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The beige trousers that Roger Moore wears with the blazer are cut with a flat front and straight legs. The waistband has side adjusters and a hidden clasp closure. The side pockets are slanted. Moore’s pale blue shirt has a long point collar worn open, rounded single-button cuffs and a wide front placket. The shirt was most likely American-sourced and probably has a breast pocket. The collar and cuffs are stitched 1/4 inch from the edge, and the placket is stitched about 3/8 inch from the edge. As Seymour Goldfarb, Moore wears an accessory he rarely wears as James Bond: a pocket square. Moore’s is a light blue silk handkerchief rolled in his breast pocket. Moore wears dark brown socks and dark brown lace-up shoes, contrasting with the slip-on shoes he ordinarily wears.

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The Offence: A Navy Suit Like Bond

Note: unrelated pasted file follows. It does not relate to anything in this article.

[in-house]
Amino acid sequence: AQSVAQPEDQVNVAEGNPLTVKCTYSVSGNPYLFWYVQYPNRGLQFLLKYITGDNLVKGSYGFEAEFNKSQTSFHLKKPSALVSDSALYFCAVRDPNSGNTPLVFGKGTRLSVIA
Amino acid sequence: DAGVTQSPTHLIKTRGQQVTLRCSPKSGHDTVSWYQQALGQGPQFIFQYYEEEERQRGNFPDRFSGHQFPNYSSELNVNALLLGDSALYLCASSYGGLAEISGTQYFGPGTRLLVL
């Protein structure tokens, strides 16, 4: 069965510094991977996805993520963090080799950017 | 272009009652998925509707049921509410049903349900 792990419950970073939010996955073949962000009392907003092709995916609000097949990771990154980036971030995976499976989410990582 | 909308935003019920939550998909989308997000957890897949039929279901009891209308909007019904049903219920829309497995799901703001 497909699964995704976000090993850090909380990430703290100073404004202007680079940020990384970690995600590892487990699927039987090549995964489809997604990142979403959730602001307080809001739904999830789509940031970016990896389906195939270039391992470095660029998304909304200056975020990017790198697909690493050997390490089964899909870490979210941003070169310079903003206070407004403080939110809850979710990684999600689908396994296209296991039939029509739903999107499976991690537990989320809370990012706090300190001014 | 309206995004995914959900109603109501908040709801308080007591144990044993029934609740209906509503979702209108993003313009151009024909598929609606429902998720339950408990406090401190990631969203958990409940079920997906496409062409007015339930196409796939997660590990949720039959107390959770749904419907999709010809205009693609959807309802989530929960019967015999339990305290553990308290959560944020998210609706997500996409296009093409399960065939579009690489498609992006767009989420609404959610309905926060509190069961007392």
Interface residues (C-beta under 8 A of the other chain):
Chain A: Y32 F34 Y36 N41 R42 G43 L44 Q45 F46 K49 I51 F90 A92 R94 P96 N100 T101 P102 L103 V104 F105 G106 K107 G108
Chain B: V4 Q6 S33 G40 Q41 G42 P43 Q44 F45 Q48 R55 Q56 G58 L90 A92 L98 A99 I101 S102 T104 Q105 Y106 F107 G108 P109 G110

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The Offence is the first film Sean Connery made when he exited the James Bond role after Diamonds Are Forever. The film was made in 1972 and is directed by Sideney Lumet. Connery plays Dectective-Sergeant Johnson, a police officer who is distressed by and haunted by the violent crimes he has investigated over his career. In a scene where Johnson is interrogated by the detective superintendent, played by Trevor Howard, he wears a navy mini-herringbone-weave suit. Connery was dressed by costume designer Vangie Harrison, who is better known for her work on Get Carter, which was made a year earlier. In his navy suit, Sean Connery is dressed very much like both Michael Caine is in Get Carter as well as the literary James Bond is.